By Jon Keller

BOSTON (CBS) – The October 19th deadline for communities to submit bids to host the big new Amazon headquarters has come and gone. And now, the agonizing wait begins – but, for what?

There’s no question an Amazon invasion would bring economic benefits to the winning state or city.

The company is promising 50,000 jobs with an average salary of a hundred grand, a windfall by any measure – if they really materialize.

History is littered with examples of tax breaks and other goodies being showered on corporate investors, only to have the promised payback vanish over time. Amazon seems like a healthy, growing company that can and will deliver, but remember Murphy’s Law: “Anything that can go wrong, will go wrong.”

You may recall all the excitement last year over GE moving its headquarters here.

Since then, GE CEO Jeff Immelt has stepped down and his successor, faced with lagging profits and ballooning expenses, has announced sweeping cuts, including a delay in promised spending here in Boston. It turns out Immelt was a really big spender who liked to have an empty corporate jet follow his plane when he traveled, in case of mechanical problems.

Amazon is an impressive company, but they are not immune from hucksterism.

Remember those much-publicized price cuts at Whole Foods this summer? Some of them have already vanished.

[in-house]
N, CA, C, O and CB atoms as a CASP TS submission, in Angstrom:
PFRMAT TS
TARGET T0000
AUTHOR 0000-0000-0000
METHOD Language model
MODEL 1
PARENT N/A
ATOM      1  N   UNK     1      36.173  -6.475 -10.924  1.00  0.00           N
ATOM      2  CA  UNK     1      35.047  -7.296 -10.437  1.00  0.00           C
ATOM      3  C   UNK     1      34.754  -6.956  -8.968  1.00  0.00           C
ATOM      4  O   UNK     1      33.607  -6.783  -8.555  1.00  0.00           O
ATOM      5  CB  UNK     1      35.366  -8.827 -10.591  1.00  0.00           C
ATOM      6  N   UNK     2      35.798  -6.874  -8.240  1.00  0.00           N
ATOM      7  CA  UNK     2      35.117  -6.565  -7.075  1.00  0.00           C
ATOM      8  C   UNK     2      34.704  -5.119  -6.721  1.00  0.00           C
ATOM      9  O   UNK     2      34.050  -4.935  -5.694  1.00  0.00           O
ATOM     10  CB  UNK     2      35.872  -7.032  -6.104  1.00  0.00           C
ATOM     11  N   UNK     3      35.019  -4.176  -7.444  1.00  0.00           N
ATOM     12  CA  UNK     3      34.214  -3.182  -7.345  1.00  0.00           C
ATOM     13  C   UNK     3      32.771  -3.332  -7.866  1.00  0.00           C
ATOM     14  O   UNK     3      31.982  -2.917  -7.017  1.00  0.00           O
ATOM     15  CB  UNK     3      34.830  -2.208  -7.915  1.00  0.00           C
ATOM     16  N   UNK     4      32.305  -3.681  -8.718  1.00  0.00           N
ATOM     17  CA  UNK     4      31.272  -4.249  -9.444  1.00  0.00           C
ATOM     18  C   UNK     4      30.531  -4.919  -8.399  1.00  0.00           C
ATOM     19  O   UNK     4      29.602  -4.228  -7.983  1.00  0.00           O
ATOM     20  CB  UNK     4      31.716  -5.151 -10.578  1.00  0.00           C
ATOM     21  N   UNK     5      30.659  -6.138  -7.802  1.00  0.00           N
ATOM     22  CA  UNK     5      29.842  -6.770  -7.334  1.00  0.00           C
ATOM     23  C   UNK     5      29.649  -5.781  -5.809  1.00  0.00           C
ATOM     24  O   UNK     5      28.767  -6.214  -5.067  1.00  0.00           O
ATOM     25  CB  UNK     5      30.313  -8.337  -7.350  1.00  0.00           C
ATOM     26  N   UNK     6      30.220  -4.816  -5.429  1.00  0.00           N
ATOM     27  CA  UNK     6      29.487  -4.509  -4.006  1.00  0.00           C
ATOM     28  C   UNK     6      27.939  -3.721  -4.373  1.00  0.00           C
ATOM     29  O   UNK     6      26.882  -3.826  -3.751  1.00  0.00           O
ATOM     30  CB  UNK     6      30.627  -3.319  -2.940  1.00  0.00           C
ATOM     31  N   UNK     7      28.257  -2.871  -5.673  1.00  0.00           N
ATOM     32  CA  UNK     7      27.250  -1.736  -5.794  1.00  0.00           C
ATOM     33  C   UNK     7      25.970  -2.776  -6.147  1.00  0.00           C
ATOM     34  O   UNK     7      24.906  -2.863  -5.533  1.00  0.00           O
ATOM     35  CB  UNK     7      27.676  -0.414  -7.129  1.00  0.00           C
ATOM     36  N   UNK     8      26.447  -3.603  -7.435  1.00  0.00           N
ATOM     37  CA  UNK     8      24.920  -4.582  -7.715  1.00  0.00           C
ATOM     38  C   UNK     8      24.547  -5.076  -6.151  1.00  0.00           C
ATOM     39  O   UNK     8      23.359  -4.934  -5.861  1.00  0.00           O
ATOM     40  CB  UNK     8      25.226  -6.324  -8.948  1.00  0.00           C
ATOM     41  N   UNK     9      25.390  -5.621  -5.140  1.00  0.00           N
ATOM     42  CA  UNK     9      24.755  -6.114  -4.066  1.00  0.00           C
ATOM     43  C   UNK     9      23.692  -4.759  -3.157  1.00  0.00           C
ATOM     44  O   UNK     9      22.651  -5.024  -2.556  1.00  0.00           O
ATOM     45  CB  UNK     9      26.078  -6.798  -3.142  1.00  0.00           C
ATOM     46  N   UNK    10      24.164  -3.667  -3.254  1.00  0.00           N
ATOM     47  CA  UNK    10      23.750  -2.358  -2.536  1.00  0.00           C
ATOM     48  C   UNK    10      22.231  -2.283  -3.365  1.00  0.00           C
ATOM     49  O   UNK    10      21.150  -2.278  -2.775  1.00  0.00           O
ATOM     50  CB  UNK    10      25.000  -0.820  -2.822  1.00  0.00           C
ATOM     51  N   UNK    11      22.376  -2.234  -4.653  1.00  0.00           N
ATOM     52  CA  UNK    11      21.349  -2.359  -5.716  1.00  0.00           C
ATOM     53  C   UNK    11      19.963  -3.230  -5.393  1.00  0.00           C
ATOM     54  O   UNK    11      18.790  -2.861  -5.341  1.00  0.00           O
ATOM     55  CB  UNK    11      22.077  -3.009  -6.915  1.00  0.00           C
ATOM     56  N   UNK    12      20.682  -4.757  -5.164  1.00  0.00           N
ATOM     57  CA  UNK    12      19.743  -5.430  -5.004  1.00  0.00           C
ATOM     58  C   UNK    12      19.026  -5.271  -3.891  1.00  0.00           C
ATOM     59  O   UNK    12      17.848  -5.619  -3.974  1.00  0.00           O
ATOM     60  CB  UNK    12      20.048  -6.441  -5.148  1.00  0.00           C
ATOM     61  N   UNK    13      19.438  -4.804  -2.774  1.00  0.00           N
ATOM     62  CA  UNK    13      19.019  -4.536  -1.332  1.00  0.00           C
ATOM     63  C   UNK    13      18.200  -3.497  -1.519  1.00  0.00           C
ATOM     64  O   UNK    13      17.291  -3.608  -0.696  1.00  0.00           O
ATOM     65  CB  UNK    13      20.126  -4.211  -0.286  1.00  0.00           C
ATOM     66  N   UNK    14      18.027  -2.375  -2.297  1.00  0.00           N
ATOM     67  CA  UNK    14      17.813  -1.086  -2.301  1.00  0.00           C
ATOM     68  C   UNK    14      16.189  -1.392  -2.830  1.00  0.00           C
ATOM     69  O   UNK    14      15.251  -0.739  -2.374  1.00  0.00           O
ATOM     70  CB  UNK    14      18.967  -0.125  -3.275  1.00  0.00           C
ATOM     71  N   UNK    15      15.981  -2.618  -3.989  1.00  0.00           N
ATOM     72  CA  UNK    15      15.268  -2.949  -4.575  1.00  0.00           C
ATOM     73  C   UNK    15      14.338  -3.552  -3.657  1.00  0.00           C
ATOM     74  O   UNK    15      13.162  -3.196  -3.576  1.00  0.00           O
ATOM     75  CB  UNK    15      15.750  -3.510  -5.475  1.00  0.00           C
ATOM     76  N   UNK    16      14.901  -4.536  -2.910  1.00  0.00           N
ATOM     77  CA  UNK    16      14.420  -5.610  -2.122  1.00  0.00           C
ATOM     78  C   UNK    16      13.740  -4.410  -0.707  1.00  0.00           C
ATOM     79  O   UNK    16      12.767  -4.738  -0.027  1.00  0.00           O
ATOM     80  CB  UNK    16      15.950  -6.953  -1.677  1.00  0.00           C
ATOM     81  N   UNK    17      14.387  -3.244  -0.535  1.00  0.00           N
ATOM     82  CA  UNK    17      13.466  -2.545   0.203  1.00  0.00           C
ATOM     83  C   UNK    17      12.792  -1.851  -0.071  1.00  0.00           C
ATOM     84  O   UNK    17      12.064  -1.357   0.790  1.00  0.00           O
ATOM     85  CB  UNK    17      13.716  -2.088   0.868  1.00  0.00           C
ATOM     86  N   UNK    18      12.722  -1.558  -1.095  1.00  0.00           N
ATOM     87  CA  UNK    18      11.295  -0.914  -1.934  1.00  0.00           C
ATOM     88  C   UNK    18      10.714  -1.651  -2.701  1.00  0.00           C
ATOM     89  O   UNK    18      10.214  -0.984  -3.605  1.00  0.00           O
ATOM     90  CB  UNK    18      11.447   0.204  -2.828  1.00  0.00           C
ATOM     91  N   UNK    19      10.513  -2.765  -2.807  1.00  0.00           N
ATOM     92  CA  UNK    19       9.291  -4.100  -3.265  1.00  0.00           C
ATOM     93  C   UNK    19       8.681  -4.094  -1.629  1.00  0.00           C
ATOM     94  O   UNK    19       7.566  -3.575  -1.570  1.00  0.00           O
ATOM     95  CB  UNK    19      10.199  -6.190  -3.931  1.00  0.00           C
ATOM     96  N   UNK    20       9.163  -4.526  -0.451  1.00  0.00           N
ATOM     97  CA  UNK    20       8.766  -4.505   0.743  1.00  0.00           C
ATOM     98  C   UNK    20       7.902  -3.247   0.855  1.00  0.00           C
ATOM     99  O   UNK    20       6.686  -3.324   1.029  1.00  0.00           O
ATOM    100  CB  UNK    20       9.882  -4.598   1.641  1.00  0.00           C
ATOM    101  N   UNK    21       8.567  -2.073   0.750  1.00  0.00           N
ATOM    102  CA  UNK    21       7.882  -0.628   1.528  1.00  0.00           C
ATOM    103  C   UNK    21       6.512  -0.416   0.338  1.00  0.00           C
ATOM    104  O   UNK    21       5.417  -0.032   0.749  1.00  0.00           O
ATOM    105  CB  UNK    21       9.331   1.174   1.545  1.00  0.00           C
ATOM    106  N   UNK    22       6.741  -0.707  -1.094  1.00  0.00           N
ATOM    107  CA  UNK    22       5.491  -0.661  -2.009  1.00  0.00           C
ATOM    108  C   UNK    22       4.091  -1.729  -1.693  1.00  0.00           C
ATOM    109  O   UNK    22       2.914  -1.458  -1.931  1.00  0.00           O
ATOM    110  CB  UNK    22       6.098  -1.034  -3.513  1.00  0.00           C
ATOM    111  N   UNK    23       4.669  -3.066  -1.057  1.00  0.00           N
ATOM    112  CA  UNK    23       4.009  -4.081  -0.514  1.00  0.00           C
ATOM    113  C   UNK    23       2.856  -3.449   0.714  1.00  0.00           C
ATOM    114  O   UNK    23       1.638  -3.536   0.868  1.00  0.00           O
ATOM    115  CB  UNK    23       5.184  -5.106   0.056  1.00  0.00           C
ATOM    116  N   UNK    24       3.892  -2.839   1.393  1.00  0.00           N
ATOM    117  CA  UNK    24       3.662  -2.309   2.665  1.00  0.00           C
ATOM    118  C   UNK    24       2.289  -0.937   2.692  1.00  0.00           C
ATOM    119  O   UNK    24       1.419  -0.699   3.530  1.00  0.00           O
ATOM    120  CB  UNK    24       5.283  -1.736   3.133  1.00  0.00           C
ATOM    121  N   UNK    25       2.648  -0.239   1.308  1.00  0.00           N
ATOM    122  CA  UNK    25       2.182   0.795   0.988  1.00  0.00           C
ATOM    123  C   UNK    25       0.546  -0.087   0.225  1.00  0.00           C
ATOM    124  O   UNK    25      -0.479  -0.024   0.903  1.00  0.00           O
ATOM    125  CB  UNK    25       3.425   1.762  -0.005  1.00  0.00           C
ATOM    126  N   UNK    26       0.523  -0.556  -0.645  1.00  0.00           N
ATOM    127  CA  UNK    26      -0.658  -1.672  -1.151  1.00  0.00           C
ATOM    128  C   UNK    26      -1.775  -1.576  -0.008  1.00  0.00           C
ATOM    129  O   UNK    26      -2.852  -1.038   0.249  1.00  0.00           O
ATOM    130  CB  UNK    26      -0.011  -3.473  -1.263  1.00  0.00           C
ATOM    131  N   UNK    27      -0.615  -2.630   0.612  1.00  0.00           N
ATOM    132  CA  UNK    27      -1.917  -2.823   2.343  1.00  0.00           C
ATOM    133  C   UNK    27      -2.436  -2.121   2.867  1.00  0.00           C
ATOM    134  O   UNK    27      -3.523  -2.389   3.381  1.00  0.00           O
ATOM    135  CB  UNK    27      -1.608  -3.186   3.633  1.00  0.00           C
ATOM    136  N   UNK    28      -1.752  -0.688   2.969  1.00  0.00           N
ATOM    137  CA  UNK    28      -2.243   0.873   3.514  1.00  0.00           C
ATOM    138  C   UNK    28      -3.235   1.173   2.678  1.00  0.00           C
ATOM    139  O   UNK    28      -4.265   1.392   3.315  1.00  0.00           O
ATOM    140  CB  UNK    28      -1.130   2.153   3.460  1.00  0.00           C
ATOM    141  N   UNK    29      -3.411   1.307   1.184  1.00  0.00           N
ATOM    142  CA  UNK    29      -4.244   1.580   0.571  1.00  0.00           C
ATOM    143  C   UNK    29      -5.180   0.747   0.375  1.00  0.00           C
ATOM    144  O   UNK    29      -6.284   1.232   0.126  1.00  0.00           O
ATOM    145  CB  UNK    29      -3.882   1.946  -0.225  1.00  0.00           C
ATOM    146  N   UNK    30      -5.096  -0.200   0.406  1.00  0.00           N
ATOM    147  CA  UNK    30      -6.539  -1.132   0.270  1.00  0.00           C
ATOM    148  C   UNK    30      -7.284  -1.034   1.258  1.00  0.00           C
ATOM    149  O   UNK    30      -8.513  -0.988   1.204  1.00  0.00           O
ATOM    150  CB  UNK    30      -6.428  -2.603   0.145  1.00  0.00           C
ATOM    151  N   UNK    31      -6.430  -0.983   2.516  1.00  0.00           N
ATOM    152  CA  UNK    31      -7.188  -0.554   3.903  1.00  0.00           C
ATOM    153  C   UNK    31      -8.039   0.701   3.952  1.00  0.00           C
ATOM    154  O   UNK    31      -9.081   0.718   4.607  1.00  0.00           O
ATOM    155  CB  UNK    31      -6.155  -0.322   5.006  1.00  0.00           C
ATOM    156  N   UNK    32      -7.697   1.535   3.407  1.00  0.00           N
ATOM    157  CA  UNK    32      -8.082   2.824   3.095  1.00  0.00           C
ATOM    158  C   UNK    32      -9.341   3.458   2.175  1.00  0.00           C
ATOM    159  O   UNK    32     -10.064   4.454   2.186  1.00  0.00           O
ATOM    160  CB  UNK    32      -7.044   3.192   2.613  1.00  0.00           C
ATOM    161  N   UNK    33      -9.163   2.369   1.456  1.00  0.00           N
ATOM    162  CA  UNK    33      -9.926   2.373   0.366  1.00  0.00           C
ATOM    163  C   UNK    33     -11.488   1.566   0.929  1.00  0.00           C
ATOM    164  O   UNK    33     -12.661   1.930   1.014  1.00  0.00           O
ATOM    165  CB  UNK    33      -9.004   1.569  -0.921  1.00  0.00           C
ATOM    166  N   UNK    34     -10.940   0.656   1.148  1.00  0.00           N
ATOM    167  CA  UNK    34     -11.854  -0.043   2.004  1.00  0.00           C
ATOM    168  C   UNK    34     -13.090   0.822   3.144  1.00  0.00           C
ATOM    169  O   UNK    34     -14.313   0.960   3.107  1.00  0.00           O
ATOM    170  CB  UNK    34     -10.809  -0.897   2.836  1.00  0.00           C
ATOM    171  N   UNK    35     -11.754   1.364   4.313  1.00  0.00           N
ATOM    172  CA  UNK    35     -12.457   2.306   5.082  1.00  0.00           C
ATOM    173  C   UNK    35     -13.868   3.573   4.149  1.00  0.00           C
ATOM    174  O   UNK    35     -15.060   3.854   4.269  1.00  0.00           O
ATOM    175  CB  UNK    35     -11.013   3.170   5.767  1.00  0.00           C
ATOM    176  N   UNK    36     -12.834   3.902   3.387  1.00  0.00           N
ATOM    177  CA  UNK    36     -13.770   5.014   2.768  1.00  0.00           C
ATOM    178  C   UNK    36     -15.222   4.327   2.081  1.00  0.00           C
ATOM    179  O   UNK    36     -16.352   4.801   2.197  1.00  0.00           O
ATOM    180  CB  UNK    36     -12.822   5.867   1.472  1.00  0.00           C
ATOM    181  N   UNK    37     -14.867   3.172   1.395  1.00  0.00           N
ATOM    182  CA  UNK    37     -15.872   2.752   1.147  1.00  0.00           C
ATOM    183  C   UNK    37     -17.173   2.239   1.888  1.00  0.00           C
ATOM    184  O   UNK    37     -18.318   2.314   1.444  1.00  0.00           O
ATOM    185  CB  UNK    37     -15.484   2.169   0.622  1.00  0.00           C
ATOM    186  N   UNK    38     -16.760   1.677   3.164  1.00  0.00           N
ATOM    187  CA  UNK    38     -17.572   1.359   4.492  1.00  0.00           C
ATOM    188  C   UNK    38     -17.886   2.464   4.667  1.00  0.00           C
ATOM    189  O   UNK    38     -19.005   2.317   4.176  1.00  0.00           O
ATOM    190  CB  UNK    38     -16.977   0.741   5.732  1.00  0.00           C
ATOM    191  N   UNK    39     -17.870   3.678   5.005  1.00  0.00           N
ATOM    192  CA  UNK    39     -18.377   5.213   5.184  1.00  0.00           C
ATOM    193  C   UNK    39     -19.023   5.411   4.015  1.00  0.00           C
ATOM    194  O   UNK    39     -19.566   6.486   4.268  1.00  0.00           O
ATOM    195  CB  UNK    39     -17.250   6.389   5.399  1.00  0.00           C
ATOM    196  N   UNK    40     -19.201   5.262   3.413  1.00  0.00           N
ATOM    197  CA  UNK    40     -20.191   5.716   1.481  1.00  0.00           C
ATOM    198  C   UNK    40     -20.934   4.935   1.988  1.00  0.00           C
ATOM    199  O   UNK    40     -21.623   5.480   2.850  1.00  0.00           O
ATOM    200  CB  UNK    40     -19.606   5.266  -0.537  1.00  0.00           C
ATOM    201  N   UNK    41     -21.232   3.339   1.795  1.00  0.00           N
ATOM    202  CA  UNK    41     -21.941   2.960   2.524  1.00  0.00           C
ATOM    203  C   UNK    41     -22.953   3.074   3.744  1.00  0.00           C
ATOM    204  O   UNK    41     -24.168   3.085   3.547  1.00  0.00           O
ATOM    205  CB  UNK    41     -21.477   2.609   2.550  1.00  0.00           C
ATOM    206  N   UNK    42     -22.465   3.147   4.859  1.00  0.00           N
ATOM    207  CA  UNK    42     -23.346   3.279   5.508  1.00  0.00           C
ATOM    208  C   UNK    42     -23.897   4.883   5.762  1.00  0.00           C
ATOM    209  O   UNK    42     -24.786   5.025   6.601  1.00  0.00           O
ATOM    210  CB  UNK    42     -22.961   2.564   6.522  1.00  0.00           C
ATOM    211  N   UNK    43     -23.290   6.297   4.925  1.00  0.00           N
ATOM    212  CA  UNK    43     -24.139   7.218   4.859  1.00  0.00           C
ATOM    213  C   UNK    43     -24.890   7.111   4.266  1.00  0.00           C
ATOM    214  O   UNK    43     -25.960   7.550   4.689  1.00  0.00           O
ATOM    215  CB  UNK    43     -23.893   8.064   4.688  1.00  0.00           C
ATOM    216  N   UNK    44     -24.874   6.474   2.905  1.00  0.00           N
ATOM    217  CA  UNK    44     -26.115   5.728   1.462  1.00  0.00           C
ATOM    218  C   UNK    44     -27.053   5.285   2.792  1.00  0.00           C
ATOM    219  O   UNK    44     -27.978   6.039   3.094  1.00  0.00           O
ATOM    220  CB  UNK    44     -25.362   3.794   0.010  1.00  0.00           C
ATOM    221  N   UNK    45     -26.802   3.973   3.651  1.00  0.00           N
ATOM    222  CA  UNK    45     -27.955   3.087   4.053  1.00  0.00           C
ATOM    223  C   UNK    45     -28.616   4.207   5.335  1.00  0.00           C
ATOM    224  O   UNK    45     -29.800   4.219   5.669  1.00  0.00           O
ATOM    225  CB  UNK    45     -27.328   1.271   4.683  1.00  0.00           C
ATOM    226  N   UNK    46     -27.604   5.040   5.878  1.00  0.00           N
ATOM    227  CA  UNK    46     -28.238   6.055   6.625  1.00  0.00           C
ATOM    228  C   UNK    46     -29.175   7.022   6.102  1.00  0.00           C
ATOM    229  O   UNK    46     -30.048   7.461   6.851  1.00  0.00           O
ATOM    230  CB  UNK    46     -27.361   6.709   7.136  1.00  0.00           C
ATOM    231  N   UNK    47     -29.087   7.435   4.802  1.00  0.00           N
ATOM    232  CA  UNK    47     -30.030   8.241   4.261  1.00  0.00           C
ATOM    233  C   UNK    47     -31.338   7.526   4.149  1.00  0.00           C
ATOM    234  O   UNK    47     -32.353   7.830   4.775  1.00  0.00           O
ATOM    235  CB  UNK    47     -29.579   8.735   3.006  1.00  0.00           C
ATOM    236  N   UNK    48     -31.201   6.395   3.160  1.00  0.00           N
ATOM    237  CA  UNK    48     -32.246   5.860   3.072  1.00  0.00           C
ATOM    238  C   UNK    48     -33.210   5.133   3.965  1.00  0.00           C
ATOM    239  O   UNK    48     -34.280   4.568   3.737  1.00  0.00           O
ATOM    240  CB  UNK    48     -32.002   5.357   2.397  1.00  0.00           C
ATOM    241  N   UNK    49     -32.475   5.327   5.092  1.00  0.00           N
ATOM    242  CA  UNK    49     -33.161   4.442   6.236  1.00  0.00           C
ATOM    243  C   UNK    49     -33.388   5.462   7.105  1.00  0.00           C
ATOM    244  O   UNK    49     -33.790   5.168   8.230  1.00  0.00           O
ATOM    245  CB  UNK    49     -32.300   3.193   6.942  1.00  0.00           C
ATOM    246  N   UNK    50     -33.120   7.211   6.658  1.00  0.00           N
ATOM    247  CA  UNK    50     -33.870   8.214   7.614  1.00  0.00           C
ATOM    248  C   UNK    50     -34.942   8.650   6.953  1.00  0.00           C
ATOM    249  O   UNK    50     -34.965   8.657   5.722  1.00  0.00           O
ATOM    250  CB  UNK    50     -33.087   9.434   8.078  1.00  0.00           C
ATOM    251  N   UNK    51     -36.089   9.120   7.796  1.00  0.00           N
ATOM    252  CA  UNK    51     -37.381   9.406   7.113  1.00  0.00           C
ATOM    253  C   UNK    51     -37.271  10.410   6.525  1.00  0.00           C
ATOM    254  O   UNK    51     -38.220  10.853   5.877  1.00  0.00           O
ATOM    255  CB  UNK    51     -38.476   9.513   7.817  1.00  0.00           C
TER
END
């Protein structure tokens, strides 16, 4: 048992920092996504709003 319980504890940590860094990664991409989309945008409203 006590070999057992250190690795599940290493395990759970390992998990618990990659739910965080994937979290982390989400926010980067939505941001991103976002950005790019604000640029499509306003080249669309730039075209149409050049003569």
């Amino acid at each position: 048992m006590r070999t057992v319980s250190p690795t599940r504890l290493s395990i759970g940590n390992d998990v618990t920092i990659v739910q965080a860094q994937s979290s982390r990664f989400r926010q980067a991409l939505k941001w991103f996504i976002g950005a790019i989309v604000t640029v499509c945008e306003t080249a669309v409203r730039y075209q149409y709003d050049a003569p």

The at-times vicious competition to win the Amazon headquarters — so bad it prompted New Hampshire officials to throw mud at Boston — is nothing new.

This company knows how to exploit politicians. That’s why the shopper’s credo has never been more relevant – buyer beware.

Your feedback is welcome. Reach out via email at, or use Twitter, @kelleratlarge.

Comments (4)
  1. The real AMAZON – Taxpayers – should be treated so well.

    1. Why not “lure” the subway and rail riders with these wonderful *commuter* options and times.

  2. lizzzy321 says:

    I don’t understand why people do not put more value on the experiences of others. Look at Seattle when Amazon located there. The brought 50,000 employees with them, so how does that offer Bostonians more jobs? And all the disruption that came along with it. And Jeff Beos has not won any awards as the best Employer in the country. Plus he built his business knocking out the brick and mortar businesses he was competing against. How is that good for America? Society is better off with small and medium size companies, not huge conglomerates and monopolies. The whole idea that Bostonians and the leaders in Boston are trying to lure Amazon here, is troubling to me. AND – I suppose they will offer them the tax breaks they offered GE to come here. Nice to be a large corporation. Anyone want to offer me some tax incentives to live in the Boston area?

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